DCSIMG

Embracing a shared community

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A Coleraine estate has signed up to the Housing Executive’s Shared Community Programme in a bid to ensure their area is a safe and welcoming place for everyone.

Residents from Killowen and the Heights came together on Thursday night to join the Programme.

The three year Housing Executive led project develops areas where people choose to live with others regardless of their religion or race in a neighbourhood that is safe and welcoming to all and threatening to no-one.

As part of the programme, a Shared Community survey was undertaken by the Housing Executive’s Research Unit. There are approximately 550 properties on the estate, 56 per cent of which are Housing Executive with 35 per cent owner occupied and six per cent privately rented.

Of those surveyed more than half, (53%), were either very satisfied or satisfied with Killowen and the Heights as a place to live.

In terms of community relations, more than four-fifths (81%) considered themselves to be a part of the community with 66 per cent saying they felt the area was a place where neighbours looked out for each other. However, smaller proportions of respondents felt that neighbours looked out for each other regardless of religious background (52%) or ethnic background (33%).

Nonetheless, looking towards future good relations, 75 per cent said they would like to see more neighbourliness and 66 per cent would consider participating in shared events and projects open to all residents. Furthermore, 25 per cent would consider joining a community association.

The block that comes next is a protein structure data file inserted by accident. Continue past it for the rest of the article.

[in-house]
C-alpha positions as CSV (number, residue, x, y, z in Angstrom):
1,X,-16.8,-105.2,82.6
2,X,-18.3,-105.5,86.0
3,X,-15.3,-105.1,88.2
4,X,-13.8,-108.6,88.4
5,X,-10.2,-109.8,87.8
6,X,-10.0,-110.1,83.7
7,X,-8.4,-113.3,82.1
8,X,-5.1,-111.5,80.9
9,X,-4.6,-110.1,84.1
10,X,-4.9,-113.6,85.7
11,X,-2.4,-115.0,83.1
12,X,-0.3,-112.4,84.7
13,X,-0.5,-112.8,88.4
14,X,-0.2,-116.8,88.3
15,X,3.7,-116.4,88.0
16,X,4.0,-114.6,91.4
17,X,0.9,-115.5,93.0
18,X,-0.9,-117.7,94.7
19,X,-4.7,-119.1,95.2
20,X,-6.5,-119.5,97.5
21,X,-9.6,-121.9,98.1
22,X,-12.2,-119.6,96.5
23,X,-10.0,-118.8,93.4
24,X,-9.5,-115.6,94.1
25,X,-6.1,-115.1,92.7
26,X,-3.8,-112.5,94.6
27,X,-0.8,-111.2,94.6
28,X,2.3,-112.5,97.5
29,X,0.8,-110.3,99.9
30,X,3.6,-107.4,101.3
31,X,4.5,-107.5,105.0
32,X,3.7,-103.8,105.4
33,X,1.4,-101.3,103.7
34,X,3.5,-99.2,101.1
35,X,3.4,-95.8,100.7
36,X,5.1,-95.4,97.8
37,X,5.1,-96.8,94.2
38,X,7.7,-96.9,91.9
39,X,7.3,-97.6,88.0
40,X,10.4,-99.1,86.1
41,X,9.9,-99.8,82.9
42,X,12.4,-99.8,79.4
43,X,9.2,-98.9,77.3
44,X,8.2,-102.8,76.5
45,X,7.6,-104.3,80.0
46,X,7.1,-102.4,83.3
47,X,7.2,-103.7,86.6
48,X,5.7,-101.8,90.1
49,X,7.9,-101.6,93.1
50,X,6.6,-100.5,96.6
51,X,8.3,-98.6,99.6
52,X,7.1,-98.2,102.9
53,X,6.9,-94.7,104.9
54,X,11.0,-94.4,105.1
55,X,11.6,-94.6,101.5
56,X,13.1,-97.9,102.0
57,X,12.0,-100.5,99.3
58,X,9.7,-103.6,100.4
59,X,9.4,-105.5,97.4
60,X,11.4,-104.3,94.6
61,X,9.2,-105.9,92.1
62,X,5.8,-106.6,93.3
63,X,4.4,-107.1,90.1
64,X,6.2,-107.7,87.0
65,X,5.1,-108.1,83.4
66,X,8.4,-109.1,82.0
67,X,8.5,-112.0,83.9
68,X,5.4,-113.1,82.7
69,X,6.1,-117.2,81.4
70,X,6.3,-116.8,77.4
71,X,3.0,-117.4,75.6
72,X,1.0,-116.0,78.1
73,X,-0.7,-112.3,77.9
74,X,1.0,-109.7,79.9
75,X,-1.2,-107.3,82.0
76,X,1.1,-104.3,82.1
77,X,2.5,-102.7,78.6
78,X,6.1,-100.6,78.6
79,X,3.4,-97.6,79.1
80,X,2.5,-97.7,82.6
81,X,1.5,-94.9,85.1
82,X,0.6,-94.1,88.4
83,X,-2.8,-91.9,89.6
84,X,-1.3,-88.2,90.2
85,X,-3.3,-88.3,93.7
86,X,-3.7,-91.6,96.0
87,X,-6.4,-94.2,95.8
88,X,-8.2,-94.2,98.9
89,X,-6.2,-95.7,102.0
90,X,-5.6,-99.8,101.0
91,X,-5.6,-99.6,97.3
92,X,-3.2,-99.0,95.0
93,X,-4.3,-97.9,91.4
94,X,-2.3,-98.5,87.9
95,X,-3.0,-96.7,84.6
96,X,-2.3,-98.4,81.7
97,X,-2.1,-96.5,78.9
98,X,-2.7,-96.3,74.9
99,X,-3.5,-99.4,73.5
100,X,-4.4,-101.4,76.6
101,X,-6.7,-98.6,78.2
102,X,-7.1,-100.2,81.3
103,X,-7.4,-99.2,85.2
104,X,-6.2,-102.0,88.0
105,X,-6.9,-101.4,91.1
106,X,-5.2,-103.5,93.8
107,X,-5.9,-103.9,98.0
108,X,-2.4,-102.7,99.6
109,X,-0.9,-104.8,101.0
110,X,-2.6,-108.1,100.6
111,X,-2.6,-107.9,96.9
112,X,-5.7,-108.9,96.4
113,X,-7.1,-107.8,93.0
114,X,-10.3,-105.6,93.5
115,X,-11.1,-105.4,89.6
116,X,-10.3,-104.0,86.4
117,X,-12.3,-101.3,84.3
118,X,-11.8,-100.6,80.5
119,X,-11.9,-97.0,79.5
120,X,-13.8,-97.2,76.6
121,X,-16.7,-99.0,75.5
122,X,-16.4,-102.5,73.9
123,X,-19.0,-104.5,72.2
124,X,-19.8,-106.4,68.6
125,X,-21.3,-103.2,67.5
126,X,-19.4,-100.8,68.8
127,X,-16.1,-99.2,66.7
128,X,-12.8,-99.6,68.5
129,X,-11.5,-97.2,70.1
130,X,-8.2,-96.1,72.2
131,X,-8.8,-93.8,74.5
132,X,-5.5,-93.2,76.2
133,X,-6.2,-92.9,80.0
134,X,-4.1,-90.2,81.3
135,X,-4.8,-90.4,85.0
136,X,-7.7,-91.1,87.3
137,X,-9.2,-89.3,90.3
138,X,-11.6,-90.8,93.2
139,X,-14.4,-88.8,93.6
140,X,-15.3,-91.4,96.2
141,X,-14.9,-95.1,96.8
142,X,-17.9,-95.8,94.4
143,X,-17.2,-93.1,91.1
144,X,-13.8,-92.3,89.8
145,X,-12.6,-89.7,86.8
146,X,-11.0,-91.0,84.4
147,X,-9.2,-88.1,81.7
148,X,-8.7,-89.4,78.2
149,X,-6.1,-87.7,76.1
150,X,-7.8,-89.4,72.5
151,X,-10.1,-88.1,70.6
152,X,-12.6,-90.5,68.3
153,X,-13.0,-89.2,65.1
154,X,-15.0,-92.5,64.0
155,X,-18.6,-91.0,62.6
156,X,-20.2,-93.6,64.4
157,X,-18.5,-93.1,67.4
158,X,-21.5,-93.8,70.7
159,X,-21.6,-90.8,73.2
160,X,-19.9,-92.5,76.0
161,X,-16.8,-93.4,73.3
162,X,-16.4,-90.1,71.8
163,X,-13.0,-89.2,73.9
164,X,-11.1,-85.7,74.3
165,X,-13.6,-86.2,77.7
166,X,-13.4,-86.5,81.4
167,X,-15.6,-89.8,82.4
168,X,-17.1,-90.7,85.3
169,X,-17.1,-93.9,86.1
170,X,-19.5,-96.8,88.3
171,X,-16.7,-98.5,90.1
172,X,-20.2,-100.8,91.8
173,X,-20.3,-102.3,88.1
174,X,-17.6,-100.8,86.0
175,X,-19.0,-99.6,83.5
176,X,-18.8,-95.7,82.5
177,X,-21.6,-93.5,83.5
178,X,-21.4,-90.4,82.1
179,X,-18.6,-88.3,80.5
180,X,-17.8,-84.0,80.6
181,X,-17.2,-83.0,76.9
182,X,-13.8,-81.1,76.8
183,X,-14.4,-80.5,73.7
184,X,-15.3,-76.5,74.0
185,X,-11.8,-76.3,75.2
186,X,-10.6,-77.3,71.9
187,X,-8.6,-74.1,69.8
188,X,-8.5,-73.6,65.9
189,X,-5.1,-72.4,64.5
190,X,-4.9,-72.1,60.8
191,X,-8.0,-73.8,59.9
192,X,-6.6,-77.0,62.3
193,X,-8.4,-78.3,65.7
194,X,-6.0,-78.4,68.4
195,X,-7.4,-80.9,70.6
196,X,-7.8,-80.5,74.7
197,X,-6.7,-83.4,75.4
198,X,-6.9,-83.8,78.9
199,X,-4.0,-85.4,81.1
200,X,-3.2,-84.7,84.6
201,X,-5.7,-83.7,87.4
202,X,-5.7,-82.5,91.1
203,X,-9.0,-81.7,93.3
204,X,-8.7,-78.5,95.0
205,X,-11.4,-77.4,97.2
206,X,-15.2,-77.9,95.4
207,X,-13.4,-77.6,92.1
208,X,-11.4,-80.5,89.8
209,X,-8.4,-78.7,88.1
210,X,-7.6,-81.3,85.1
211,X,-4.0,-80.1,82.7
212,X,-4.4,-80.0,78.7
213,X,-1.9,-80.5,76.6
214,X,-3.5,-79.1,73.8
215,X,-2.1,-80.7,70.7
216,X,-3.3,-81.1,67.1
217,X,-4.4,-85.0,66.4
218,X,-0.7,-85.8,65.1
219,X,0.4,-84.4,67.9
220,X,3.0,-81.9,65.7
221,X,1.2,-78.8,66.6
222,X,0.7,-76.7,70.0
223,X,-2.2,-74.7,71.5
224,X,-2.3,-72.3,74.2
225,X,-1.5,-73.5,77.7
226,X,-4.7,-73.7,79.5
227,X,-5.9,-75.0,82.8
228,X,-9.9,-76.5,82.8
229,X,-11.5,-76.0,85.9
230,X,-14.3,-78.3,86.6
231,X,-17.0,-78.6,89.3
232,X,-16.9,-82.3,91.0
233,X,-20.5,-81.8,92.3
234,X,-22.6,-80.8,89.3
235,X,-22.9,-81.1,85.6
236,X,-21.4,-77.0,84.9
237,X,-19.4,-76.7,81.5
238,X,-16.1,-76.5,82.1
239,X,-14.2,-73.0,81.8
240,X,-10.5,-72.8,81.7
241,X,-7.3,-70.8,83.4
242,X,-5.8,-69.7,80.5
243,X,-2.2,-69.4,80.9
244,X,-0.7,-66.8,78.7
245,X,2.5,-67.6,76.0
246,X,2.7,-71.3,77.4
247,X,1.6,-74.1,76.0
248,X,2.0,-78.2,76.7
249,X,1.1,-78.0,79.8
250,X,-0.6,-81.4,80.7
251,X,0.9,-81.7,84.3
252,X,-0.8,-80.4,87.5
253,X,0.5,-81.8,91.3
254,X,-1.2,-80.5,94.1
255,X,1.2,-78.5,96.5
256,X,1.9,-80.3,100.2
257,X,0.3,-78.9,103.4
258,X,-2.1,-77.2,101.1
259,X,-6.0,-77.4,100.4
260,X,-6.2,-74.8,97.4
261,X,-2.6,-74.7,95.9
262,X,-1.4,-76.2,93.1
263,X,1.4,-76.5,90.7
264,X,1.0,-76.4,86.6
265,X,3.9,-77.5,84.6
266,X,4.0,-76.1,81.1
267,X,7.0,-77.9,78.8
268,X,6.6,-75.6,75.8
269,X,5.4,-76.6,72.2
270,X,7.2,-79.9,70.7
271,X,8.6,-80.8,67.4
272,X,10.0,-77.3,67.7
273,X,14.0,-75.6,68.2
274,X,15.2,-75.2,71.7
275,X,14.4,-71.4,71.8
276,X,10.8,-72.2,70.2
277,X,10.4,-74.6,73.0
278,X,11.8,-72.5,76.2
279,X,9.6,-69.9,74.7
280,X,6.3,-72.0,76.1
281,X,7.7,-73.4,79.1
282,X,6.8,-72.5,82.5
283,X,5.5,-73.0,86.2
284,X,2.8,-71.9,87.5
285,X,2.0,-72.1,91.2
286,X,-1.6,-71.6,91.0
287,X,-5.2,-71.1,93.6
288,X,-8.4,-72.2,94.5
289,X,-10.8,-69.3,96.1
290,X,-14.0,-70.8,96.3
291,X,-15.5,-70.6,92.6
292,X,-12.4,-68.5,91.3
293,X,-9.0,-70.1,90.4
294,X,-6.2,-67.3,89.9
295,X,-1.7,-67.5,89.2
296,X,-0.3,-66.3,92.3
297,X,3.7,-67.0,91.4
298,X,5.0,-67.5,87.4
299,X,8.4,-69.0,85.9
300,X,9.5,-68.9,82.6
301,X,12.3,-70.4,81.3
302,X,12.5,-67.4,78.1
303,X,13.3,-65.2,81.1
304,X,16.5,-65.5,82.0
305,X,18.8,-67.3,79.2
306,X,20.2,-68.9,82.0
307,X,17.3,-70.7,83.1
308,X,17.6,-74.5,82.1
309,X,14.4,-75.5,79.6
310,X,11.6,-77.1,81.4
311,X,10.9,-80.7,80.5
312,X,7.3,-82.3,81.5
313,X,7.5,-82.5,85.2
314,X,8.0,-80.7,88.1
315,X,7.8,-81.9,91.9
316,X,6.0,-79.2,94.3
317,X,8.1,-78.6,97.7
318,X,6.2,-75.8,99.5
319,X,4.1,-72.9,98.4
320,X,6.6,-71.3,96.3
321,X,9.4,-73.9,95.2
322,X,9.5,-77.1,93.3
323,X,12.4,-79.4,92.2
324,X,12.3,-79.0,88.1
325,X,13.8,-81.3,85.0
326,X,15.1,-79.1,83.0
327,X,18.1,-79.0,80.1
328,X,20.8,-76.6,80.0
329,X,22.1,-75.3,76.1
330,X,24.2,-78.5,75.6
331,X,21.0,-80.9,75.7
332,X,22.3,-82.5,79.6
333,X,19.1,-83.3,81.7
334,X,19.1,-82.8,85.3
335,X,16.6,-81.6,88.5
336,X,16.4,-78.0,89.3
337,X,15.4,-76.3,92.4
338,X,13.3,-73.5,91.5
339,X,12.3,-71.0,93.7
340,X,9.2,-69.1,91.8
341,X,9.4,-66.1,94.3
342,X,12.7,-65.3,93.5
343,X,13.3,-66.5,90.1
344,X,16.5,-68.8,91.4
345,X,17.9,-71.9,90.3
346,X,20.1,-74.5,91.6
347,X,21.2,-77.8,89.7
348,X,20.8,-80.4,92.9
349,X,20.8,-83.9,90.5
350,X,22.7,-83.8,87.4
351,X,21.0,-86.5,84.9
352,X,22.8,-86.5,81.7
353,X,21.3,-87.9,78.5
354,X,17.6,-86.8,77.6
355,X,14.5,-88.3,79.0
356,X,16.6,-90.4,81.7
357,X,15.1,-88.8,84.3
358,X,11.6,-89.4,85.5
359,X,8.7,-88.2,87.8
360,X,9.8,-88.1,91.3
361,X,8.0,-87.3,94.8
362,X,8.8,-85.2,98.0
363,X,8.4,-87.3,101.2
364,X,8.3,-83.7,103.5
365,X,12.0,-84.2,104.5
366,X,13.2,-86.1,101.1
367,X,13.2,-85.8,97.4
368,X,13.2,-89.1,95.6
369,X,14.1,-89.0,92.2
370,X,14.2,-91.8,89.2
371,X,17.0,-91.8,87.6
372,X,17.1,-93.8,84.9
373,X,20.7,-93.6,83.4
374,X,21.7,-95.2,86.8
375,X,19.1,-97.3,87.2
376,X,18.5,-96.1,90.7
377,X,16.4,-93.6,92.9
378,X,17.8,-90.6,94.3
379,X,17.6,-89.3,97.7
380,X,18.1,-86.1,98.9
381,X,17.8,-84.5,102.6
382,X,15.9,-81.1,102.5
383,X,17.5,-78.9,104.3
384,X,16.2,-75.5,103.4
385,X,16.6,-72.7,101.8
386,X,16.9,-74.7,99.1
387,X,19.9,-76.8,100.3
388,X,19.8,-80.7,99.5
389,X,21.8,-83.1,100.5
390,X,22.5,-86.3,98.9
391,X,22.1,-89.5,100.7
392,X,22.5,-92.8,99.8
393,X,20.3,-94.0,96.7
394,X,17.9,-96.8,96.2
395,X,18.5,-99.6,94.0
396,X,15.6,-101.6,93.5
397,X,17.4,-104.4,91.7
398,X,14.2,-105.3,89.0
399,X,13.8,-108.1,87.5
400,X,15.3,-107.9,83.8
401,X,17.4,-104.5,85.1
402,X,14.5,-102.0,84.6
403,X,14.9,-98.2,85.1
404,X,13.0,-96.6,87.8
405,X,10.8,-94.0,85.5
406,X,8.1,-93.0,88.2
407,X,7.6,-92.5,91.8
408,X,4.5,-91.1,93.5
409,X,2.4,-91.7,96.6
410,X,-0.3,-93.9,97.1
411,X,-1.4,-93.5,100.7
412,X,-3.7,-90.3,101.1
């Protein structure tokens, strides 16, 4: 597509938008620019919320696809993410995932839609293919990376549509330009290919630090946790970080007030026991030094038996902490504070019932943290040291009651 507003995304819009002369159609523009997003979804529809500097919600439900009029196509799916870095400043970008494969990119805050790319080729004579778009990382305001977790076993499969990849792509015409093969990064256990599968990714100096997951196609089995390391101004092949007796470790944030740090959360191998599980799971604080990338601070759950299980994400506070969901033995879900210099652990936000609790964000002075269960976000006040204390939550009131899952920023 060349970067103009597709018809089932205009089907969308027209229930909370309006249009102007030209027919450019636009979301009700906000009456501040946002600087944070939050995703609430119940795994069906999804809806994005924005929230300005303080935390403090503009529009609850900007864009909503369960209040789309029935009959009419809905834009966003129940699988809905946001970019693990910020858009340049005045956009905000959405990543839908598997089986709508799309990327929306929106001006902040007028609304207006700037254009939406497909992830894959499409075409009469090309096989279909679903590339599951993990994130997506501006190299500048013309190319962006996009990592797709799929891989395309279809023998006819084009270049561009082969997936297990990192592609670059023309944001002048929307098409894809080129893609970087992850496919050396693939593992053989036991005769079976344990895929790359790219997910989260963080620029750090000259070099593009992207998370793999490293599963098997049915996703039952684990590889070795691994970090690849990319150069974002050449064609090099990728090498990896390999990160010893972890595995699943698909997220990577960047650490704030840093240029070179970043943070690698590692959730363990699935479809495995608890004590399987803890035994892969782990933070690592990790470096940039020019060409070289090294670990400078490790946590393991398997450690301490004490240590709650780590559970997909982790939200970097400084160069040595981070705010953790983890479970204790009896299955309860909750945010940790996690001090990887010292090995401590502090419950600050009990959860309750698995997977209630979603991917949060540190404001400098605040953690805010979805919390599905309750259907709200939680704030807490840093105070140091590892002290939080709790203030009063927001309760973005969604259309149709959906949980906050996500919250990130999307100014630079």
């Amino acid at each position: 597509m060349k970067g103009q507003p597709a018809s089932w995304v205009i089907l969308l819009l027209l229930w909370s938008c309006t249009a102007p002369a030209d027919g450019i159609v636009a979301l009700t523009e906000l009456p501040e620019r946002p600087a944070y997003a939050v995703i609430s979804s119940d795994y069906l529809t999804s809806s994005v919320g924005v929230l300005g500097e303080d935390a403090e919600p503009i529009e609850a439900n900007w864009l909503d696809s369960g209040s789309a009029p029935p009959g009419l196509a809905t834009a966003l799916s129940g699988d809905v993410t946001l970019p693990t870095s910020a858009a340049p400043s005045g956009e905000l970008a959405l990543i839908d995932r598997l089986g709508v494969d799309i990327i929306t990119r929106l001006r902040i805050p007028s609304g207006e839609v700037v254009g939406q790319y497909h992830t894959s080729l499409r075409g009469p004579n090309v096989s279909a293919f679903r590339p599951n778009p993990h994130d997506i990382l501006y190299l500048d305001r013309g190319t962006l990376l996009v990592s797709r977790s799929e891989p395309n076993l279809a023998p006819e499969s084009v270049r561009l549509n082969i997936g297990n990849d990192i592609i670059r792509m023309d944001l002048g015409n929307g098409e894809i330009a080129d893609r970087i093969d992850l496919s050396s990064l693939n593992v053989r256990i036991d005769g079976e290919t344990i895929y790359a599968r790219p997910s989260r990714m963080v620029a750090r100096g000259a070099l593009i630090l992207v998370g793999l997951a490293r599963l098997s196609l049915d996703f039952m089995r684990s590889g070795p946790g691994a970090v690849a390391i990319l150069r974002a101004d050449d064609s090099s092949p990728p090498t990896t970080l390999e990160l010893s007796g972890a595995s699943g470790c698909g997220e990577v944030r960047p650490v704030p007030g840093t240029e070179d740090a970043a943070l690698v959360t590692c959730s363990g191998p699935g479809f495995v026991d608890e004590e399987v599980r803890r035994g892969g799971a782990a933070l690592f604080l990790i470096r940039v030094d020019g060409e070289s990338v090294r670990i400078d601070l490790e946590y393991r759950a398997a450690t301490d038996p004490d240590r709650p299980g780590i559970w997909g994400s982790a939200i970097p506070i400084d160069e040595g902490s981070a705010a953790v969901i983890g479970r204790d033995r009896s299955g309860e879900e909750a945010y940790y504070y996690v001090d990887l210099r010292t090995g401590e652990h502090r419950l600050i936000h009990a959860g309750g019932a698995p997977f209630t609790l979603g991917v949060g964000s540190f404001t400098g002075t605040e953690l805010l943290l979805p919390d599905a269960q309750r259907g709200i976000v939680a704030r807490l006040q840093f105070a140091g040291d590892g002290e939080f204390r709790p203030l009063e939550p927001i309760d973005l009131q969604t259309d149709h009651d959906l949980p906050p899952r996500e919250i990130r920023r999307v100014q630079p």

Other findings included the fact that 91 per cent of people felt safe walking around the area during the day. In contrast 42 per cent felt a bit or very unsafe after dark. The most common reason among residents for feeling unsafe was due to people drinking on the streets and residents said they would feel safer if there were more police patrols. Main concerns within the estate were the using or dealing of drugs (64%), underage drinking (58%), graffiti (58%) and attacks on young people (58%). More than half (55%) were also concerned about damage or vandalism to property.

Other concerns included displays of flags and emblems, discrimination against minority ethnic residents and joy-riding.

 
 
 

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